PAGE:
by Angier Brock
This week, the second week of July, had shimmered before me, filled to the brim with an amazing promise: six days of free time. Sandwiched between two happy but busy summer weeks of houseguests and celebrations (Fourth of July, birthdays), it was a week I had deliberately kept clear of commitments in order to have blocks of uninterrupted writing time. Yes, this blog was due, and yes, a friend was coming for lunch on Monday. But otherwise, nothing. No meetings. No volunteer work. No bell choir rehearsals. No appointments, not even so much as a haircut. Even in retirement, a week that is essentially devoid of interruptions is as rare as it is desirable.
But plans change. Last weekend, my just-turned-eight-year old granddaughter broke her foot and therefore cannot attend the camp her working parents had counted on to keep her occupied this week. Her mother called Sunday night with the news, and the question: Can you help? (Gulp.) Of course.
And so yesterday morning, while she and her mother made the 75-minute drive from her home to mine, I began taking stock of the art supplies and books on hand as well as checking nearby libraries, museums, and theaters for activities that do not involve running, jumping, or swimming. Instead of working on this blog, I worked on filling my formerly clear calendar with possibilities. Monroe the Magnificent Magician will be at our library branch today. A Thursday afternoon children’s program about digging in the dirt and growing things sounds promising. Monsters University is playing nearby in 3D. I have ruled out The Lone Ranger (too high a body count, too much blood and gore according to on-line parental guidance reviews), but I just may take her one evening to see a live performance of Shakespeare’s Richard III (also violent, but in a less graphic and more literary sort of way).
Plans change. Sometimes they shift in inconsequential ways, sometimes in significant ones. Sometimes we welcome those changes; sometimes they lead to disappointment. I would be untruthful to say that I was thrilled to sacrifice the highly anticipated spacious and uninterrupted time of this week to run Camp Gran. But after dinner last night, as my granddaughter and I sat on the back porch and sang some of the rounds I learned at Girl Scout camp in Bon Air, Virginia, when I was close to her age, something happened.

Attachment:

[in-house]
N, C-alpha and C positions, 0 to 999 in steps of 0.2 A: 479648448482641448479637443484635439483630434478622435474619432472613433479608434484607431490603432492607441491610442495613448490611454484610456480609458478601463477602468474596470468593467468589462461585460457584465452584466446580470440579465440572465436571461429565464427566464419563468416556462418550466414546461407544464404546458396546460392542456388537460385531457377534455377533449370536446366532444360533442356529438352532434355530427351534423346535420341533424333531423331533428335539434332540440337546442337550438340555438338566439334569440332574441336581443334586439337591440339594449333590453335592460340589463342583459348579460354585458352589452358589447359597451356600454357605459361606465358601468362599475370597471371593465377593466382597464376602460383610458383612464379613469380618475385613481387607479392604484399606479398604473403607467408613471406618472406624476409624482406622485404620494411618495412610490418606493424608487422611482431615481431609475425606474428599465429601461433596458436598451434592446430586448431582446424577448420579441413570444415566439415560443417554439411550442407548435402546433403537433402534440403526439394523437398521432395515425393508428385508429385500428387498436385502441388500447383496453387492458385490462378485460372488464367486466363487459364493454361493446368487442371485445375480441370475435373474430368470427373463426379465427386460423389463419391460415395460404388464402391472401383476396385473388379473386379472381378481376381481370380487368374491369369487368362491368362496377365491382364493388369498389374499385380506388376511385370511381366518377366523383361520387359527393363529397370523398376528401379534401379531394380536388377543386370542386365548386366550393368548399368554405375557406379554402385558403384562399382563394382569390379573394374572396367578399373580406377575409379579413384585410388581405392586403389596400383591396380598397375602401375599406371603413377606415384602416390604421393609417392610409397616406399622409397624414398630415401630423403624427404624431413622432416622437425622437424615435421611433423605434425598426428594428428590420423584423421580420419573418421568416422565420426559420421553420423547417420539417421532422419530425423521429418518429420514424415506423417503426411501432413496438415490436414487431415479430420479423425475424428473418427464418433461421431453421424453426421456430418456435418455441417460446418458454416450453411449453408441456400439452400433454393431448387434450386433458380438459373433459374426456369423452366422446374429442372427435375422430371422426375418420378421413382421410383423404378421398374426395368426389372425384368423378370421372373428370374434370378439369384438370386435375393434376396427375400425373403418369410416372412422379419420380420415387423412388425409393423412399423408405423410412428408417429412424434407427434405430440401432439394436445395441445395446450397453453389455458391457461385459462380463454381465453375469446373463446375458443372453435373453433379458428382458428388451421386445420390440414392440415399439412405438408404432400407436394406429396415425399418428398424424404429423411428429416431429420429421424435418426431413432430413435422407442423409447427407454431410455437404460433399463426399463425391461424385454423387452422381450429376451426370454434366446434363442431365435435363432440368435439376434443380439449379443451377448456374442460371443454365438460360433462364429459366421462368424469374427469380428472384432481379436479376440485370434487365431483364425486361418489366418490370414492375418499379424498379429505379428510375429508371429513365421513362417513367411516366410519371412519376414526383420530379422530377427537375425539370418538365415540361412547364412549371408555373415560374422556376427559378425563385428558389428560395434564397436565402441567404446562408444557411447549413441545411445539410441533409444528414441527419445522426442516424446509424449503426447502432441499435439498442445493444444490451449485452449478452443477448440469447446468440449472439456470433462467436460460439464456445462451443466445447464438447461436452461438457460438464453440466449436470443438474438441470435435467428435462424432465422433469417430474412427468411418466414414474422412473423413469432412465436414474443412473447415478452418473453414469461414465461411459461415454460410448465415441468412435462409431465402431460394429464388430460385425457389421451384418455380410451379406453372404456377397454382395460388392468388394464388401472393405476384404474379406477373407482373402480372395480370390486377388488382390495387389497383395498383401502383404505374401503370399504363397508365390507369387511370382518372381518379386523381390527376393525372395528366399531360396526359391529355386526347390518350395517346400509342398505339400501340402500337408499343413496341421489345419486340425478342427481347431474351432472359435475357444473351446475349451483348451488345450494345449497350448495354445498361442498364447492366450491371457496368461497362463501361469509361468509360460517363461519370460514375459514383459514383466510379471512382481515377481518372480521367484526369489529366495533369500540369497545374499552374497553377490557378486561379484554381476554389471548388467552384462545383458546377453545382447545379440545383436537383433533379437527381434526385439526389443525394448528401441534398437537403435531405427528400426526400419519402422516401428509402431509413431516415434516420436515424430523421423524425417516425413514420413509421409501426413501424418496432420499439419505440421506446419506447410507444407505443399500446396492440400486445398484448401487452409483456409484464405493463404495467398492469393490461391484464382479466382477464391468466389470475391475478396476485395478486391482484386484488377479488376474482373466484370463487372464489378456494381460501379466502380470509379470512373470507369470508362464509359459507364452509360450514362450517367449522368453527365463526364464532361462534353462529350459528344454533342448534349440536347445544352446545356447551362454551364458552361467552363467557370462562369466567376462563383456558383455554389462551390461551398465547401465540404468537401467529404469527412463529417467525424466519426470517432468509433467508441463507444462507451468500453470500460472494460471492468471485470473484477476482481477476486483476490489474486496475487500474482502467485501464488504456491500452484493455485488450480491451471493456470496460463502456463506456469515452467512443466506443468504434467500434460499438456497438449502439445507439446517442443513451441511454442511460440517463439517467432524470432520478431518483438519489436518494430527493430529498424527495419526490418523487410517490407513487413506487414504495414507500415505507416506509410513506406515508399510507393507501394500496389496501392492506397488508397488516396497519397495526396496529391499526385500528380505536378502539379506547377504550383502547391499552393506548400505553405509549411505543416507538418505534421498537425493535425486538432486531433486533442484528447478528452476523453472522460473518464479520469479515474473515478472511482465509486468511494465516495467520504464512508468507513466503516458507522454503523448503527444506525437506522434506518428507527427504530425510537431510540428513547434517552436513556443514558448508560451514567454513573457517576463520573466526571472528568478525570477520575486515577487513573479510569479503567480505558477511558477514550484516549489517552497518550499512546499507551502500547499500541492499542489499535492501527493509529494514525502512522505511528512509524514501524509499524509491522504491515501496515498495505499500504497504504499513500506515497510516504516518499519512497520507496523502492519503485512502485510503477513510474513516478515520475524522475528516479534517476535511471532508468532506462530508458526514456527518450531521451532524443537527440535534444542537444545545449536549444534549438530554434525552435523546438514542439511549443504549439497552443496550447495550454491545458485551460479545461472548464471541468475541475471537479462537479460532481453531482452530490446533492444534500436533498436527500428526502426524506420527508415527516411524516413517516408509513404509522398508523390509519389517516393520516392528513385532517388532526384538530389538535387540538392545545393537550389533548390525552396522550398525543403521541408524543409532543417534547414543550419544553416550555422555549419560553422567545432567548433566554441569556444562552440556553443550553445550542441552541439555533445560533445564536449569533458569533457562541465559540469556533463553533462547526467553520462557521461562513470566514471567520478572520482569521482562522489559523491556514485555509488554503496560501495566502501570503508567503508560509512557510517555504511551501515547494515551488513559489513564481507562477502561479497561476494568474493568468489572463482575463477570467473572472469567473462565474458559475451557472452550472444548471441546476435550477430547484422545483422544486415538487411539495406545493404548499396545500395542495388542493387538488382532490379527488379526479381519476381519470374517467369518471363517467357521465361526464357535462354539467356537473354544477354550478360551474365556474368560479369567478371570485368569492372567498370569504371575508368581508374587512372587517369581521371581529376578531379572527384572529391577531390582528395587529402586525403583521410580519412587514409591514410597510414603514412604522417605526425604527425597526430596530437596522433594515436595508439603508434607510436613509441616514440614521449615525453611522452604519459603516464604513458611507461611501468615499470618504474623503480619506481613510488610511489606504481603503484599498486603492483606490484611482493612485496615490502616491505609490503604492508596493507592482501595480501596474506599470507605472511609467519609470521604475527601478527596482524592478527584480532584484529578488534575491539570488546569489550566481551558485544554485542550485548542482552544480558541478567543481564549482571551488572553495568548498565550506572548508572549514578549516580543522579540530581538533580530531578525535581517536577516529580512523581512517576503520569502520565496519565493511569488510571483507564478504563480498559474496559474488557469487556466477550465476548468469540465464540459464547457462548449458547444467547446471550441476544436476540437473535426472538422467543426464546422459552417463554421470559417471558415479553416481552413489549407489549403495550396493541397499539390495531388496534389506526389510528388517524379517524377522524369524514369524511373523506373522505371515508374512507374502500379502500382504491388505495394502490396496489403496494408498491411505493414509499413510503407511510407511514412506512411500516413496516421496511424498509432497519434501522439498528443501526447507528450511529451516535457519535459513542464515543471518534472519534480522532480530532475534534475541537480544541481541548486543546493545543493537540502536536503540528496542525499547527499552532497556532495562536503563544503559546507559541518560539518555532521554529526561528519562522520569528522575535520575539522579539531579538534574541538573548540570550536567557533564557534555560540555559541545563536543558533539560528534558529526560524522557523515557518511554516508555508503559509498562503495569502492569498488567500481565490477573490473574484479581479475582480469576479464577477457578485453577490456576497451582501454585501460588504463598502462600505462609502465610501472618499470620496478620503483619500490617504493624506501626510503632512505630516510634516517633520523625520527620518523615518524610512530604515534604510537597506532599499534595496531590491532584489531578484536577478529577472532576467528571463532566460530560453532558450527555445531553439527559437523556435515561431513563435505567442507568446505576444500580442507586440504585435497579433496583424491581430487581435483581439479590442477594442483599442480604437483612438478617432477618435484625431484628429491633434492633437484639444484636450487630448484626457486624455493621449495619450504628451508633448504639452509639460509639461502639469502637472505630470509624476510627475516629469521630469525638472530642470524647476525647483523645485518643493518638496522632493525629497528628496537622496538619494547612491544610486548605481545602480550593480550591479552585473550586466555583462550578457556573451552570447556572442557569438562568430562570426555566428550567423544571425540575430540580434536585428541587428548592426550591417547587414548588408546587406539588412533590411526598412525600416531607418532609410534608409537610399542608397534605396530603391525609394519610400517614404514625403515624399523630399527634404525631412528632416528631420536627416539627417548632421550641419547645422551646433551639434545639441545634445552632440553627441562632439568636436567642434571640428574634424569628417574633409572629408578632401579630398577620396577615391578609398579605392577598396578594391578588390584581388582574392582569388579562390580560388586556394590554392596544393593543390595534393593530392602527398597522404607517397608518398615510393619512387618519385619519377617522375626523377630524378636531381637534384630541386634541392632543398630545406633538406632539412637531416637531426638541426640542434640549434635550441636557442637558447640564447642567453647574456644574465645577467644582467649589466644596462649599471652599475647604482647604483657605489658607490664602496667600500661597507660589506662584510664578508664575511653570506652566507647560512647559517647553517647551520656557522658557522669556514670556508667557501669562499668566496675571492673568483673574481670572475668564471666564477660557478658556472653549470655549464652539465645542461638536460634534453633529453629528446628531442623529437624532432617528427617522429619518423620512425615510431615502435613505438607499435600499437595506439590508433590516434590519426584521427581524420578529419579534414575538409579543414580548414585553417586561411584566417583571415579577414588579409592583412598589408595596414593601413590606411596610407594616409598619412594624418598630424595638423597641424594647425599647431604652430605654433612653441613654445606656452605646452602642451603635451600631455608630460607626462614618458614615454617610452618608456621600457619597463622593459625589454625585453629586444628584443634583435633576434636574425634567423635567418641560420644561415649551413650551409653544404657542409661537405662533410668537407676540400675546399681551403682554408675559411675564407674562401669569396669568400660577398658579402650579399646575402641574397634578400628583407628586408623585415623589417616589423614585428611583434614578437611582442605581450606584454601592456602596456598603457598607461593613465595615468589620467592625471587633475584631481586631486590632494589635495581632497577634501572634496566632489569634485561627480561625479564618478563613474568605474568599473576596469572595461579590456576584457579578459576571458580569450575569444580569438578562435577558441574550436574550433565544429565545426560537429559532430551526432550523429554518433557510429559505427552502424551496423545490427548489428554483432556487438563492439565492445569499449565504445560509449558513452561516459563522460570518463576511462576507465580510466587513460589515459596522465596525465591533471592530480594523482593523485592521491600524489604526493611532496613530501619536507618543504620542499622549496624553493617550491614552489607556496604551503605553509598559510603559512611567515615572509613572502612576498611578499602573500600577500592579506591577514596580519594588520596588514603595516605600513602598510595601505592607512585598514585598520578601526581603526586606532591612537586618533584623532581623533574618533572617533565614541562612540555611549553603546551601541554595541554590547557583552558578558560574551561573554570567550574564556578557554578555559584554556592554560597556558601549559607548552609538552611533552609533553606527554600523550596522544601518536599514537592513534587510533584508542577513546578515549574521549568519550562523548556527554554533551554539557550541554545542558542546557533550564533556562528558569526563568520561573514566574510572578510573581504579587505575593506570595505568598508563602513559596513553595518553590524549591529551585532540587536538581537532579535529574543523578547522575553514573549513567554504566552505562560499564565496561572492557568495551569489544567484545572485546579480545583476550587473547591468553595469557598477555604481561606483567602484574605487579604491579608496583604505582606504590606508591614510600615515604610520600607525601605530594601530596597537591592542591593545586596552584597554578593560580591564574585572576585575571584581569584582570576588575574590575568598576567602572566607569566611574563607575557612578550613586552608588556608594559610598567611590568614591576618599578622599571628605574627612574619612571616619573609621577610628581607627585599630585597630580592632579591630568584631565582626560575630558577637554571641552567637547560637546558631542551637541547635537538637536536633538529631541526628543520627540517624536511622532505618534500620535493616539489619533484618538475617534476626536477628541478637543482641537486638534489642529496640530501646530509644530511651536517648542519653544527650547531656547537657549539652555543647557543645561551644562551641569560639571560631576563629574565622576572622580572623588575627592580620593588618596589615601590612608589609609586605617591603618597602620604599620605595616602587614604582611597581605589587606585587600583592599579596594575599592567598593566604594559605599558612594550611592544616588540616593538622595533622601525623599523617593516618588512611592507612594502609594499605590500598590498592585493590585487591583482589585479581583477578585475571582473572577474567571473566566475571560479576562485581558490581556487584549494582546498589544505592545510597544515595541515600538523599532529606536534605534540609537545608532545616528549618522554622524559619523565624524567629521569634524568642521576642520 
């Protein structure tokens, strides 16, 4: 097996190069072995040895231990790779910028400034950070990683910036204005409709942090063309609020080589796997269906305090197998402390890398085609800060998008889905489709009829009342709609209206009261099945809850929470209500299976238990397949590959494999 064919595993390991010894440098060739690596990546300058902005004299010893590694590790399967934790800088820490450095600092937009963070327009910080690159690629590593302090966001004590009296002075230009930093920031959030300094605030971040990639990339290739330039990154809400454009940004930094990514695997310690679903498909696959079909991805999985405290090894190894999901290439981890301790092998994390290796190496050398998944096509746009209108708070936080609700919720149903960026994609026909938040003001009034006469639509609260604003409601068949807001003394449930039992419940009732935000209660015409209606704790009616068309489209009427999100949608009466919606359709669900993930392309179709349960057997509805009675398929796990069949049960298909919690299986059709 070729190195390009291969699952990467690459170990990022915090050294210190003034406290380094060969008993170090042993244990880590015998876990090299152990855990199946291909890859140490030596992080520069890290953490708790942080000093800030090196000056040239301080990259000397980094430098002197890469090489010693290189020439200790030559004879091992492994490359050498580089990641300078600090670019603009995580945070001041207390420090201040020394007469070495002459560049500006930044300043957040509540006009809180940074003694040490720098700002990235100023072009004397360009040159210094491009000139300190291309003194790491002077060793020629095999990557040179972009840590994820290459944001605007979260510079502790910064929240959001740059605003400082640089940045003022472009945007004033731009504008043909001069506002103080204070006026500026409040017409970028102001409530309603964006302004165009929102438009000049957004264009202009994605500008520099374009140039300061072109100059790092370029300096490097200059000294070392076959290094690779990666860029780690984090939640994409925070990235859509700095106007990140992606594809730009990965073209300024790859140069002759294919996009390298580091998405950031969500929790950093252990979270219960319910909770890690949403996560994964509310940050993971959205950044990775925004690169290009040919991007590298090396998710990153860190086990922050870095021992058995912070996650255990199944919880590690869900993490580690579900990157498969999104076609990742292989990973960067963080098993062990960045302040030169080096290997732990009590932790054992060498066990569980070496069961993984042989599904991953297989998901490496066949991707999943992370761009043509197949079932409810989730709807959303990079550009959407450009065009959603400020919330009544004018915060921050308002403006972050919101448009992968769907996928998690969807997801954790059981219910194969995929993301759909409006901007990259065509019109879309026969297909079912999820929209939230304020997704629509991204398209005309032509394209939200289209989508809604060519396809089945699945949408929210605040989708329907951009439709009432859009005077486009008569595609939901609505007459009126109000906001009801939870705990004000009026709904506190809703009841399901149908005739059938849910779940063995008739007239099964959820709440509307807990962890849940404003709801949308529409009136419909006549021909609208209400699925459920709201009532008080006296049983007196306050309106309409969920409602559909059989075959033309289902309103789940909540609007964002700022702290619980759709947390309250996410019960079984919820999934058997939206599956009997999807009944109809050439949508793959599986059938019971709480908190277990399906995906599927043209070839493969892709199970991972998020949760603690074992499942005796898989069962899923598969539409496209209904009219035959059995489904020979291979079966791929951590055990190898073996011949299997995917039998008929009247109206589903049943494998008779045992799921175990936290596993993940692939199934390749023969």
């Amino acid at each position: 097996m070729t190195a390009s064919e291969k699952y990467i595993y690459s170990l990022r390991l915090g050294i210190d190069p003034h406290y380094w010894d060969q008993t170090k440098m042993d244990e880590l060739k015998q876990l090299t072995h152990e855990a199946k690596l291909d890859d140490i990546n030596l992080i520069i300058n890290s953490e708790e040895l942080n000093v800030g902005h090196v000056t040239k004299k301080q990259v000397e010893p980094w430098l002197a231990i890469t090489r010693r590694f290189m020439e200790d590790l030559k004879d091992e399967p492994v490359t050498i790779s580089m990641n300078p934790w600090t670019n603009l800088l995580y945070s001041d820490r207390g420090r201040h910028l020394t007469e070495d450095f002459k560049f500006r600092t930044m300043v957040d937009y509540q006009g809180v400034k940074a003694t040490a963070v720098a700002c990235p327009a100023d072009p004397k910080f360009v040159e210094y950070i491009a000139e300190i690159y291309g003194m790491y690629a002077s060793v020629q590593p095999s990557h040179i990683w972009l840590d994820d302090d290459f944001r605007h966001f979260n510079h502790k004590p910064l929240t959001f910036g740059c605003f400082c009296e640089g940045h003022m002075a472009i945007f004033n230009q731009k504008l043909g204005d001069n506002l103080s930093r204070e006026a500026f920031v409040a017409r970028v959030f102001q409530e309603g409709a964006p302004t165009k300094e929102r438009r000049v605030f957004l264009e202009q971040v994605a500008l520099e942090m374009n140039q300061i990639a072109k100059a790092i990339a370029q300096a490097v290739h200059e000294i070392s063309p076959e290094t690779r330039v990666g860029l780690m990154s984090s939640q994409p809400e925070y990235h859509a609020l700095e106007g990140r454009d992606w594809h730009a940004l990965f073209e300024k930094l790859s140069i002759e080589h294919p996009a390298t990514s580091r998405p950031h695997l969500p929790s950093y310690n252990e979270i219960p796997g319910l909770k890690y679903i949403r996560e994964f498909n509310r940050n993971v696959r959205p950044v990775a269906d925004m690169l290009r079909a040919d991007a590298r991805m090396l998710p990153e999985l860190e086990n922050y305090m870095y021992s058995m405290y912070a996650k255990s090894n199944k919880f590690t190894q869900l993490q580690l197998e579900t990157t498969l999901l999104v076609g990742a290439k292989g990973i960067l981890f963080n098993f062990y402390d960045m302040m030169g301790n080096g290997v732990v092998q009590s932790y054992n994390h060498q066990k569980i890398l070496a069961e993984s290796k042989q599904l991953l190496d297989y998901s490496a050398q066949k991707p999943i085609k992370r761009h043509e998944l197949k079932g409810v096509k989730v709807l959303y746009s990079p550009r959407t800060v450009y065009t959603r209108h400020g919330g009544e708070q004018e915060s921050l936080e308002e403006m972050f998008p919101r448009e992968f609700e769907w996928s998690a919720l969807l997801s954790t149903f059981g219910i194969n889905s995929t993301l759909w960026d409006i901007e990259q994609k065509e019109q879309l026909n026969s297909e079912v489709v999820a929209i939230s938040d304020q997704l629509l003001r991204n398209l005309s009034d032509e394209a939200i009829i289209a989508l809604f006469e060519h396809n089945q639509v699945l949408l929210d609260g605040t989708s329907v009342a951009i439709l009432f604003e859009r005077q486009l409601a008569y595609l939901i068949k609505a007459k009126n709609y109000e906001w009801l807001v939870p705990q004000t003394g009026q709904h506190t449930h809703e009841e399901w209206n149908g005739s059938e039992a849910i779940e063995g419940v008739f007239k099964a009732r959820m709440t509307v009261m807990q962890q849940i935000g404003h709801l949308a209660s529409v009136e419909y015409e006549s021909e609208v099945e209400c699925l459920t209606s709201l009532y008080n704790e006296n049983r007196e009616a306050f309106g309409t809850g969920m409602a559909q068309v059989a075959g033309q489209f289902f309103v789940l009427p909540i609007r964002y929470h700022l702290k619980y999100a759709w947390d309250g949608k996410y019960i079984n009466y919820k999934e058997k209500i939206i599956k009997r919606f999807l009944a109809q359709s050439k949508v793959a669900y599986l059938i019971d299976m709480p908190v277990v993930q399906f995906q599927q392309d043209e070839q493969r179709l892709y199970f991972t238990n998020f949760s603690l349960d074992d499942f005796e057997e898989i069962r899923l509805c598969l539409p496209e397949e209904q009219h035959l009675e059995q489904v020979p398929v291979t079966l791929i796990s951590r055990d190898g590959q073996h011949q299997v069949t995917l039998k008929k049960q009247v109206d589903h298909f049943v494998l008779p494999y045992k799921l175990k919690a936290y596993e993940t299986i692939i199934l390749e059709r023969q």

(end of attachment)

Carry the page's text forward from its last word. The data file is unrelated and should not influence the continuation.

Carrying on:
Here I should say that for me, the singing of rounds (even the silly ones) is a precious thing. I have long believed that kind of singing, seated on logs in a circle around a campfire in the dark woods of Camp Pocahontas, shaped my deepest spirituality. Our backs to the dark trees, our faces lit by firelight, the sparks wafting up into the mysterious night sky, our voices rising and falling, the harmonies diverging and converging but ultimately blending as we entered the song in different places and sang the different parts—those are the ingredients of my earliest felt holy times, times set apart.
Last night, Lucy and I began with “White Coral Bells,” which I had taught her another summer when she was here with her sisters. From there, we moved to the orchestra round and then to “Seek Ye First.” It wasn’t quite dark, and we didn’t have a campfire, but the memories of singing at camp rose up in me the way the sparks from the fire used to do. And something other than my plans for the week began to change: It was not space on my calendar but space in my heart that began opening.
I have been called to do work that is different from the work that I had expected—and wanted—to do this week. It is nevertheless important work, good work. My prayer is that I rise to the occasion. Whatever else we do this week, perhaps one night we will build a little campfire, and I teach her another of my favorites, “Rise Up, O Flame.” Perhaps she, too, will one day look back and remember this week as a kind of as holy time.
PS: You can hear the group Libana singing an exquisite version of “Rise Up, O Flame,”: